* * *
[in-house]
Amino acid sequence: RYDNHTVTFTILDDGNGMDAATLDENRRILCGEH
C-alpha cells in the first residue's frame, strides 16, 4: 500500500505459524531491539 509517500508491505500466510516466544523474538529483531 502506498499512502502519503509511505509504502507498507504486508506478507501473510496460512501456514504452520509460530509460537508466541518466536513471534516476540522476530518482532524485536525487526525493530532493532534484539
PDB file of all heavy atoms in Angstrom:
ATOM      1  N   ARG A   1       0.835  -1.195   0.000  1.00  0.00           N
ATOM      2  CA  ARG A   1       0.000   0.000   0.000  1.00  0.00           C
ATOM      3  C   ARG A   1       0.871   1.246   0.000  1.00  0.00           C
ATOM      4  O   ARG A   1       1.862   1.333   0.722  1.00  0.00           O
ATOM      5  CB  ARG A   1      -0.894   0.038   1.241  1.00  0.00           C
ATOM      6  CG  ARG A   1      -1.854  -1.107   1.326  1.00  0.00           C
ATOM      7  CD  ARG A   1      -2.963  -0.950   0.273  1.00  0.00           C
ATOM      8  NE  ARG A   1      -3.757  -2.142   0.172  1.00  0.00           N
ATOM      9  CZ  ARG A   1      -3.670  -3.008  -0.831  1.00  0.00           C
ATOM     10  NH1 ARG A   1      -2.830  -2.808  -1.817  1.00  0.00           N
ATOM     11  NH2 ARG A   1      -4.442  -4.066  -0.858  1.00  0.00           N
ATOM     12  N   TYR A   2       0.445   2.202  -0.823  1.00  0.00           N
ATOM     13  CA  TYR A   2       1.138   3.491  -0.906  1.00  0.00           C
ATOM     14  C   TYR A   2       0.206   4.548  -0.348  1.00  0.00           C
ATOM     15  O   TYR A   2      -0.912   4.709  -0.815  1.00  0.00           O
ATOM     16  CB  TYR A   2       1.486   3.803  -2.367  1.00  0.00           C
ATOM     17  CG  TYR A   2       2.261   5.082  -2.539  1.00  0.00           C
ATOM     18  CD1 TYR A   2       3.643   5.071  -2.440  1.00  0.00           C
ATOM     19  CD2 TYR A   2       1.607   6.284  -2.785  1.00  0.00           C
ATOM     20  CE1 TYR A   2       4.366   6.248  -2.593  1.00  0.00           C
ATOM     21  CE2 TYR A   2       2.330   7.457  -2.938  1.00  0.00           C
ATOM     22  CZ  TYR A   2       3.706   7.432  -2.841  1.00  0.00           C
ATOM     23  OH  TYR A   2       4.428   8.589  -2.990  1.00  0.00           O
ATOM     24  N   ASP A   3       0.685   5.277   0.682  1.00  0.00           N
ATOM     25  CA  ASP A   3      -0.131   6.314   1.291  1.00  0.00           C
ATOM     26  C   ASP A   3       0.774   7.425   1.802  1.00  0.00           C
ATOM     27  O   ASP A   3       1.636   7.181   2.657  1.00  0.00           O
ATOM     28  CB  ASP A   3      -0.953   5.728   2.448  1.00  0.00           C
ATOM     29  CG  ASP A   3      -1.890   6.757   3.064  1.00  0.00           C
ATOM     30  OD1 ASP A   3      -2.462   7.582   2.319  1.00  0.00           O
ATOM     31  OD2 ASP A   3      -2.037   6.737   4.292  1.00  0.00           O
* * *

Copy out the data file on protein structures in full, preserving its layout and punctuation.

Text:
[in-house]
Amino acid sequence: RYDNHTVTFTILDDGNGMDAATLDENRRILCGEH
C-alpha cells in the first residue's frame, strides 16, 4: 500500500505459524531491539 509517500508491505500466510516466544523474538529483531 502506498499512502502519503509511505509504502507498507504486508506478507501473510496460512501456514504452520509460530509460537508466541518466536513471534516476540522476530518482532524485536525487526525493530532493532534484539
PDB file of all heavy atoms in Angstrom:
ATOM      1  N   ARG A   1       0.835  -1.195   0.000  1.00  0.00           N
ATOM      2  CA  ARG A   1       0.000   0.000   0.000  1.00  0.00           C
ATOM      3  C   ARG A   1       0.871   1.246   0.000  1.00  0.00           C
ATOM      4  O   ARG A   1       1.862   1.333   0.722  1.00  0.00           O
ATOM      5  CB  ARG A   1      -0.894   0.038   1.241  1.00  0.00           C
ATOM      6  CG  ARG A   1      -1.854  -1.107   1.326  1.00  0.00           C
ATOM      7  CD  ARG A   1      -2.963  -0.950   0.273  1.00  0.00           C
ATOM      8  NE  ARG A   1      -3.757  -2.142   0.172  1.00  0.00           N
ATOM      9  CZ  ARG A   1      -3.670  -3.008  -0.831  1.00  0.00           C
ATOM     10  NH1 ARG A   1      -2.830  -2.808  -1.817  1.00  0.00           N
ATOM     11  NH2 ARG A   1      -4.442  -4.066  -0.858  1.00  0.00           N
ATOM     12  N   TYR A   2       0.445   2.202  -0.823  1.00  0.00           N
ATOM     13  CA  TYR A   2       1.138   3.491  -0.906  1.00  0.00           C
ATOM     14  C   TYR A   2       0.206   4.548  -0.348  1.00  0.00           C
ATOM     15  O   TYR A   2      -0.912   4.709  -0.815  1.00  0.00           O
ATOM     16  CB  TYR A   2       1.486   3.803  -2.367  1.00  0.00           C
ATOM     17  CG  TYR A   2       2.261   5.082  -2.539  1.00  0.00           C
ATOM     18  CD1 TYR A   2       3.643   5.071  -2.440  1.00  0.00           C
ATOM     19  CD2 TYR A   2       1.607   6.284  -2.785  1.00  0.00           C
ATOM     20  CE1 TYR A   2       4.366   6.248  -2.593  1.00  0.00           C
ATOM     21  CE2 TYR A   2       2.330   7.457  -2.938  1.00  0.00           C
ATOM     22  CZ  TYR A   2       3.706   7.432  -2.841  1.00  0.00           C
ATOM     23  OH  TYR A   2       4.428   8.589  -2.990  1.00  0.00           O
ATOM     24  N   ASP A   3       0.685   5.277   0.682  1.00  0.00           N
ATOM     25  CA  ASP A   3      -0.131   6.314   1.291  1.00  0.00           C
ATOM     26  C   ASP A   3       0.774   7.425   1.802  1.00  0.00           C
ATOM     27  O   ASP A   3       1.636   7.181   2.657  1.00  0.00           O
ATOM     28  CB  ASP A   3      -0.953   5.728   2.448  1.00  0.00           C
ATOM     29  CG  ASP A   3      -1.890   6.757   3.064  1.00  0.00           C
ATOM     30  OD1 ASP A   3      -2.462   7.582   2.319  1.00  0.00           O
ATOM     31  OD2 ASP A   3      -2.037   6.737   4.292  1.00  0.00           O